American music-performance television show aired in different versions from 1952 to 1989. Hosted from 1956 until its final season by Dick Clark. The show featured teenagers dancing to Top 40 music introduced by Clark; on each show a popular musical act would appear in person to lip-sync one of their singles.
Founded by Steve Rosenthal on Crosby Street in SoHo. MS was a seminal recording studio in the city. Closed on March 16, 2016.
Four artists helped make the studio's name: Lou Reed (Magic and Loss), Suzanne Vega (99.9F), the Ramones (Mondo Bizarro) and Sonic Youth (Dirty). In 1992 Nirvana began a run of six to seven years of recording at The Magic Shop.
David Bowie secretly recorded his last two albums, 'The Next Day' and 'Blackstar' in this room.
The set-up pictured here belongs to Blondie.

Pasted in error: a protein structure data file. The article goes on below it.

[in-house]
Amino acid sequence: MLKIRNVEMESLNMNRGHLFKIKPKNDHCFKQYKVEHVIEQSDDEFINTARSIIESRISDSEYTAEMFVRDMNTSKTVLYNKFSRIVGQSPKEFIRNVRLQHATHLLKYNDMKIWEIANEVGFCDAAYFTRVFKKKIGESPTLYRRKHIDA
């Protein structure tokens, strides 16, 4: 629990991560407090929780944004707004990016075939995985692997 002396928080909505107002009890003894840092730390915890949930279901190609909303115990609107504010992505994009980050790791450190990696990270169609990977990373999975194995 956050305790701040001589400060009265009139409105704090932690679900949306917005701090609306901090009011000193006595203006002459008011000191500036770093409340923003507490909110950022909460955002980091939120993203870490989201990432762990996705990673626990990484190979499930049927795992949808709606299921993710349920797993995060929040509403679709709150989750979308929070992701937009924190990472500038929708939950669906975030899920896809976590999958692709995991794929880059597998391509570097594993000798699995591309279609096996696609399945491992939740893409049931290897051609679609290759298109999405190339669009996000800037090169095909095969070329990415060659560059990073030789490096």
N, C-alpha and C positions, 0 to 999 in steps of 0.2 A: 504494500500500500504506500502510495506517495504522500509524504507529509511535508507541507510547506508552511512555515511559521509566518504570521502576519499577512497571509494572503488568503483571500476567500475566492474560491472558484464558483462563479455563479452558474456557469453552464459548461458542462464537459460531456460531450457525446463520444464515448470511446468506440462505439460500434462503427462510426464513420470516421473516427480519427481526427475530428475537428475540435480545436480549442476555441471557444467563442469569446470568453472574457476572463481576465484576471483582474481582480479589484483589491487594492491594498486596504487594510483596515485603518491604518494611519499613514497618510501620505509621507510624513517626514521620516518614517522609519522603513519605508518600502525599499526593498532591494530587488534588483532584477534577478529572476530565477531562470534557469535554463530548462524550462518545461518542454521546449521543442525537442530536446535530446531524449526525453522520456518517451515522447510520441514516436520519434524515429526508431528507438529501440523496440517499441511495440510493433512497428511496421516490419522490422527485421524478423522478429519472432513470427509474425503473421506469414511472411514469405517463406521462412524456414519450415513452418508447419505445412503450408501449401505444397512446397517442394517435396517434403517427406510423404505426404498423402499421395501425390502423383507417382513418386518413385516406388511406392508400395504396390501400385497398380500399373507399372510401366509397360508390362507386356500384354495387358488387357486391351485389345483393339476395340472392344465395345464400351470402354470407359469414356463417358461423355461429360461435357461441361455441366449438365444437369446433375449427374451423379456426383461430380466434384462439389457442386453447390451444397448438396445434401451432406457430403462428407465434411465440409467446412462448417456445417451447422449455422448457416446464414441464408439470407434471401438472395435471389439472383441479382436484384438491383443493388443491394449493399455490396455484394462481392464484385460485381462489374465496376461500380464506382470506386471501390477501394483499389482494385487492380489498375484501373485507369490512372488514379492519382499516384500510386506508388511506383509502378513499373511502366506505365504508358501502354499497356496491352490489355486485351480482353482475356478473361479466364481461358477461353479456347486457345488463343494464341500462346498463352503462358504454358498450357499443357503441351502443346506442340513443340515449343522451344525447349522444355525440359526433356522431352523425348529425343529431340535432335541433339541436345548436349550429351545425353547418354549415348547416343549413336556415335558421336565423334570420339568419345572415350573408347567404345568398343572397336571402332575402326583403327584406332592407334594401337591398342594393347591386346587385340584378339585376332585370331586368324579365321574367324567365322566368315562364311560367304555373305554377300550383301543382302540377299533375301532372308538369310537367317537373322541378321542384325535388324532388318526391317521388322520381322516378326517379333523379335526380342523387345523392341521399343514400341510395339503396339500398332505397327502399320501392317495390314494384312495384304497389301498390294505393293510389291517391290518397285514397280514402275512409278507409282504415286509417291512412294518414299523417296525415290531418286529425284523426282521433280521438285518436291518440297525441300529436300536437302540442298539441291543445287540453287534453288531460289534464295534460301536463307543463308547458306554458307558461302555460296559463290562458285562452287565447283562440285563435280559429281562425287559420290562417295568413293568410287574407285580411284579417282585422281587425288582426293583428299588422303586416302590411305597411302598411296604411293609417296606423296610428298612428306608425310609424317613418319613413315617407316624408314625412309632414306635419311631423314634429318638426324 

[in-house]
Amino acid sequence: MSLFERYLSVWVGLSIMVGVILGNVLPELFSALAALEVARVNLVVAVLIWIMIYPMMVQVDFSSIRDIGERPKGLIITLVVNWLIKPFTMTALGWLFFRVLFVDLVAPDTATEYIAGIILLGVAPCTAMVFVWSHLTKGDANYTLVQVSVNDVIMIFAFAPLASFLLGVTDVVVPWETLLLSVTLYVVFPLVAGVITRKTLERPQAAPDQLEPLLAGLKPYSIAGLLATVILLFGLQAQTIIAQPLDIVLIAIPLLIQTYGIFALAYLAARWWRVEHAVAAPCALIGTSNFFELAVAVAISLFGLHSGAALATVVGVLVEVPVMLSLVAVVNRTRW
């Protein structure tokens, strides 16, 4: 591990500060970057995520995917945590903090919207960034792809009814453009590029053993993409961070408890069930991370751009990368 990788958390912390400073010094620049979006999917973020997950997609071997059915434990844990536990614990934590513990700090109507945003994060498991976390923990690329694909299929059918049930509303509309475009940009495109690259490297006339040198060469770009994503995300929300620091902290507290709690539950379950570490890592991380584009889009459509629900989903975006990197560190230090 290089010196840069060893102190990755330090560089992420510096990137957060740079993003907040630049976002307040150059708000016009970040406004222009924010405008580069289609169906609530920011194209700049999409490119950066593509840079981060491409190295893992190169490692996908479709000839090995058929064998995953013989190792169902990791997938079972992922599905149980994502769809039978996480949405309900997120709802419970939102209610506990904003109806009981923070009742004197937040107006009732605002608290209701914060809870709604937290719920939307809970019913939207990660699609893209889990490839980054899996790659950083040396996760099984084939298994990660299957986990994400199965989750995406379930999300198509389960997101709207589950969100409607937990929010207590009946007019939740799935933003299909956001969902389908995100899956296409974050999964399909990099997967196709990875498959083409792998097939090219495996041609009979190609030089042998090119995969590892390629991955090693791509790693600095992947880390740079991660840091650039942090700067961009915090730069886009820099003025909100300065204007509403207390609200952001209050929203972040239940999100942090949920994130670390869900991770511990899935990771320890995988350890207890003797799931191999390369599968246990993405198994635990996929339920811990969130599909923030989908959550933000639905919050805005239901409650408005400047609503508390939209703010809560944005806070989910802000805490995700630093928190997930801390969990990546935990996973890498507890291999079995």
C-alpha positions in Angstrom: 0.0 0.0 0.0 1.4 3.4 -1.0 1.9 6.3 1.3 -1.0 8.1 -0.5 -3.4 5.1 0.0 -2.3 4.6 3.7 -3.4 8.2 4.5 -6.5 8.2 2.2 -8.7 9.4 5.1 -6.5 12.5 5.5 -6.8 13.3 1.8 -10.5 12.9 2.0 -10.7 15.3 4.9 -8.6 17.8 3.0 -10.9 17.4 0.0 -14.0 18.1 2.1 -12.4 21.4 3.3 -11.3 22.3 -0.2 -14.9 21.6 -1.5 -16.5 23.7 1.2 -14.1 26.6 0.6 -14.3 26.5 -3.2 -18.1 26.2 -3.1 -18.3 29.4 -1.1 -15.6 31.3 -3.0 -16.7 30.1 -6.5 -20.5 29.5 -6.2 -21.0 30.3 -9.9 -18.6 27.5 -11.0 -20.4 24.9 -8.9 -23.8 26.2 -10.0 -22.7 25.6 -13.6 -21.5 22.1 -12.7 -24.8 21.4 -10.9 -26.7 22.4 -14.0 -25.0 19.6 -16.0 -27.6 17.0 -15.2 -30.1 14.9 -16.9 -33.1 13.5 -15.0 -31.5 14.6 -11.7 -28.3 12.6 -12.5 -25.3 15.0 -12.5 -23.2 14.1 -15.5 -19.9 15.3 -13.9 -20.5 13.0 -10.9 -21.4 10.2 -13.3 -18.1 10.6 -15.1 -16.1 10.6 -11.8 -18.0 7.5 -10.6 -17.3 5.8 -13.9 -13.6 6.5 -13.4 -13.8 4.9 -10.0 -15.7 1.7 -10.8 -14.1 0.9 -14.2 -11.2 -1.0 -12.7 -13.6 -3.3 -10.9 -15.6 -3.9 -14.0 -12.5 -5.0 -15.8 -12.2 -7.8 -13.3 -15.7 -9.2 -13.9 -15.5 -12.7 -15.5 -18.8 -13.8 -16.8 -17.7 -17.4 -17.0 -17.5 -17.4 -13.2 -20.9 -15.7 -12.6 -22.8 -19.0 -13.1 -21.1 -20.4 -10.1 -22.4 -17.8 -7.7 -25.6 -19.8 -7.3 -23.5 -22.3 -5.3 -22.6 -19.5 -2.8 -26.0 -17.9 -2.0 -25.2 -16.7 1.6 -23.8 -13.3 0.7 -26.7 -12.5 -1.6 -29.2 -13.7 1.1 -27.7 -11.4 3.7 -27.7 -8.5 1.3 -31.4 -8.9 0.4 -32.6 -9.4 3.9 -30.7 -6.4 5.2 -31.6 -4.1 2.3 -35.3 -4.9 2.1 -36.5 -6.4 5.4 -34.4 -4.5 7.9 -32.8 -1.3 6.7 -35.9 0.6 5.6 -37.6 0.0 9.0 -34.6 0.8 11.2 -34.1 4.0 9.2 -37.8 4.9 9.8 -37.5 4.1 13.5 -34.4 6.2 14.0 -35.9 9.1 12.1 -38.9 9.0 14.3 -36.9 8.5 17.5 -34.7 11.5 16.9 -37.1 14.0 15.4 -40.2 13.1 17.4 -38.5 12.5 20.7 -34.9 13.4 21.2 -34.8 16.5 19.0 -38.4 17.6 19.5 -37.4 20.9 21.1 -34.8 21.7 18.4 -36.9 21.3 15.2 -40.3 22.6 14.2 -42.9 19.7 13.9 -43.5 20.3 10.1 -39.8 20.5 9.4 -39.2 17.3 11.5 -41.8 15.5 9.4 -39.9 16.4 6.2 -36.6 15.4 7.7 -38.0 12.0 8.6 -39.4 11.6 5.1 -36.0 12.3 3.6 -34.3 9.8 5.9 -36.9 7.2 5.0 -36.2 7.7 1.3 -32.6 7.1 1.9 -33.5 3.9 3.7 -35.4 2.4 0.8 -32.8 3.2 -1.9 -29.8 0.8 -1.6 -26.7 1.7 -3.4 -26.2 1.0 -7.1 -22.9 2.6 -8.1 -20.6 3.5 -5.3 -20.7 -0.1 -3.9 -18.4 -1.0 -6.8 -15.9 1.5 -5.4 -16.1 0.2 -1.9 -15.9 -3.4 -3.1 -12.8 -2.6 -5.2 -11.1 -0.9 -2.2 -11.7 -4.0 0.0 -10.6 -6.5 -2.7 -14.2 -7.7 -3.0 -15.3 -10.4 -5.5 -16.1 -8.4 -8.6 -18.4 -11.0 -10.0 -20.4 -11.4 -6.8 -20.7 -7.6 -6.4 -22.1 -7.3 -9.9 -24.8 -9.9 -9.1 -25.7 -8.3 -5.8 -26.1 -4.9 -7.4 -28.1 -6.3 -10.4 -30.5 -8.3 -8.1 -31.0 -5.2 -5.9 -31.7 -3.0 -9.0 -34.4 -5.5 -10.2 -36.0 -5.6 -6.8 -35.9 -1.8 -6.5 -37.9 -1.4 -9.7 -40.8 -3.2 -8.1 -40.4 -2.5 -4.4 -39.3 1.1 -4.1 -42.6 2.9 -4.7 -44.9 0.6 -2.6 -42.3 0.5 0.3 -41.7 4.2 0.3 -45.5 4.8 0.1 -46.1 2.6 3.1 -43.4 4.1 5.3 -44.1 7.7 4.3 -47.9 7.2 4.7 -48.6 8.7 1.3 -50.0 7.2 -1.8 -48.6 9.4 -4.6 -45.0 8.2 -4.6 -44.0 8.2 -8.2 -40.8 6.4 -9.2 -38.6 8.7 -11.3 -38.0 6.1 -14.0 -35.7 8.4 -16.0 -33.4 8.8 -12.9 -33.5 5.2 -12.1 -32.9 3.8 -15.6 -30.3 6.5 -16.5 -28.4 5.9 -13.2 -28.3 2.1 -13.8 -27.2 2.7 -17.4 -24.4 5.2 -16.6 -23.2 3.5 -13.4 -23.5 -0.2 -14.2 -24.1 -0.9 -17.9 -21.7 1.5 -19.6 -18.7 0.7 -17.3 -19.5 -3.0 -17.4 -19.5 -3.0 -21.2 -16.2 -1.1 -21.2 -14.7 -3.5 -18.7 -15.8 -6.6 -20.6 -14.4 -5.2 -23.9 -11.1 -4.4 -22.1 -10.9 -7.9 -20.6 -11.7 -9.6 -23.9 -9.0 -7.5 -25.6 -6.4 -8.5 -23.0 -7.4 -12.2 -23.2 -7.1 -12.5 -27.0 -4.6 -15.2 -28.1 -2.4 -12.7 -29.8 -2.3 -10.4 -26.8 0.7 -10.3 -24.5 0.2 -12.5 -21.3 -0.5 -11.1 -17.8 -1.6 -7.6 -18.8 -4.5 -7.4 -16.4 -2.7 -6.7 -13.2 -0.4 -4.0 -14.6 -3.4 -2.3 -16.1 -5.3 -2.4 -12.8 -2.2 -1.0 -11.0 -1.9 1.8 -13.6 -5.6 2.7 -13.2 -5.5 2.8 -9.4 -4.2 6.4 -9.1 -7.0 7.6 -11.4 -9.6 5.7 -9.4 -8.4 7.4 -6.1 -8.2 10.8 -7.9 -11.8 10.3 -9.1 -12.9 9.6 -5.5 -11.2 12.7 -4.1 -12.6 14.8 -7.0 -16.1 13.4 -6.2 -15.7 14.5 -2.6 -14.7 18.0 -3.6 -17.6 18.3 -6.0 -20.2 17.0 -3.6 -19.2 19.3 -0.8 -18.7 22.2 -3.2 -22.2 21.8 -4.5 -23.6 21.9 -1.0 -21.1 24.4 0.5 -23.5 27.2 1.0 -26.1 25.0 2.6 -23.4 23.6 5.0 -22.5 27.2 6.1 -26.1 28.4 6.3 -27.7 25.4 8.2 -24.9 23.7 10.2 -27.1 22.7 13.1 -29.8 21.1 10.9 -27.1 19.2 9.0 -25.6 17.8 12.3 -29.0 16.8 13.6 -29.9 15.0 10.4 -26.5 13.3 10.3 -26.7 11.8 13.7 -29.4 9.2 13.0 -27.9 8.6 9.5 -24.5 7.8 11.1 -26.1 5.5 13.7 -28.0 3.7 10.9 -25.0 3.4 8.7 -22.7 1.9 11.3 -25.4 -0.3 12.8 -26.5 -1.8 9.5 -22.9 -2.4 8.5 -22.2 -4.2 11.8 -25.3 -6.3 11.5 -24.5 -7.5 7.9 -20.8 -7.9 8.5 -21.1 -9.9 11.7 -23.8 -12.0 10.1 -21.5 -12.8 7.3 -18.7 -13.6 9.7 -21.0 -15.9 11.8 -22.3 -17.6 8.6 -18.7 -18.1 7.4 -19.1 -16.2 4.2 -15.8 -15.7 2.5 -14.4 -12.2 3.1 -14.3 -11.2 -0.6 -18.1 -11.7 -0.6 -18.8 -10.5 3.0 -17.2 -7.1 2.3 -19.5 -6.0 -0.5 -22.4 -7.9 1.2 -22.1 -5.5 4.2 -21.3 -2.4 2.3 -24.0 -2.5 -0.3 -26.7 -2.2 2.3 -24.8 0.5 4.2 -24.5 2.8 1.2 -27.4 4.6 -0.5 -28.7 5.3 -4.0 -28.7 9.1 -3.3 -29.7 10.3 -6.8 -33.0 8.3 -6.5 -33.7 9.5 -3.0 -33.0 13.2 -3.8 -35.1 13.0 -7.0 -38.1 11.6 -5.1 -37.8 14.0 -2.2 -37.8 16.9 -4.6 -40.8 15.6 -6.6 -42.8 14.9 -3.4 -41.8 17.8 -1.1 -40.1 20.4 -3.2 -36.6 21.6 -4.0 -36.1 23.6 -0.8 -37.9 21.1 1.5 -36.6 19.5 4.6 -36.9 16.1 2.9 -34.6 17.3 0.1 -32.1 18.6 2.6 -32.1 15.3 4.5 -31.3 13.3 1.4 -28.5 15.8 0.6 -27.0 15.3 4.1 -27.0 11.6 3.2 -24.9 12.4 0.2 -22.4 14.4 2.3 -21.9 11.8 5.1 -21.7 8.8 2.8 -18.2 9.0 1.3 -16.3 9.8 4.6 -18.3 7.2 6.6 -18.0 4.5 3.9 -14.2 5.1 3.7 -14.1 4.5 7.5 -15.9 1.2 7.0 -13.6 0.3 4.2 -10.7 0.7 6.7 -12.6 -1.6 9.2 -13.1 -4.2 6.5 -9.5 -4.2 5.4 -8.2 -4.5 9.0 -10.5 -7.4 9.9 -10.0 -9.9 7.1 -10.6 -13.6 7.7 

Mississippi juke joint for over 40 years, Delta players like Sam Carr, T-Model Ford, Big Jack Johnson, Frank Frost, Super Chikan, Robert Belfour, Big George Brock, Terry “Harmonica” Bean, Mr. Johnnie Billington, Jimbo Mathus, Cedric Burnside, Jimmy Duck Holmes have performed here. Owner Red Paden calls it “just an ole juke house,” . Formerly LaVene Music Center.
Site of two iterations of the iconic and informal 40 Watt Club, one of the more influential American clubs fostering punk rock and new wave. The club was primary in creating the “Athens scene” including seminal bands such as R.E.M. and Pylon.
Madison Square Garden hosts more high-profile concert events than any other venue in New York City. John Lennon's final concert appearance (during an Elton John concert on Thanksgiving Night, 1974). Elvis Presley, four sold out performances in 1972, his first and last ever in New York City. Elton John has given concerts here 64 times. Madonna has performed here 31 times. U2 25 times. Grateful Dead 52. Billy Joel holds the record with 100 so far. Led Zeppelin, David Bowie, Bob Dylan, Phish, Pearl Jam, Bruce Springsteen, and countless other bands have played this iconic arena.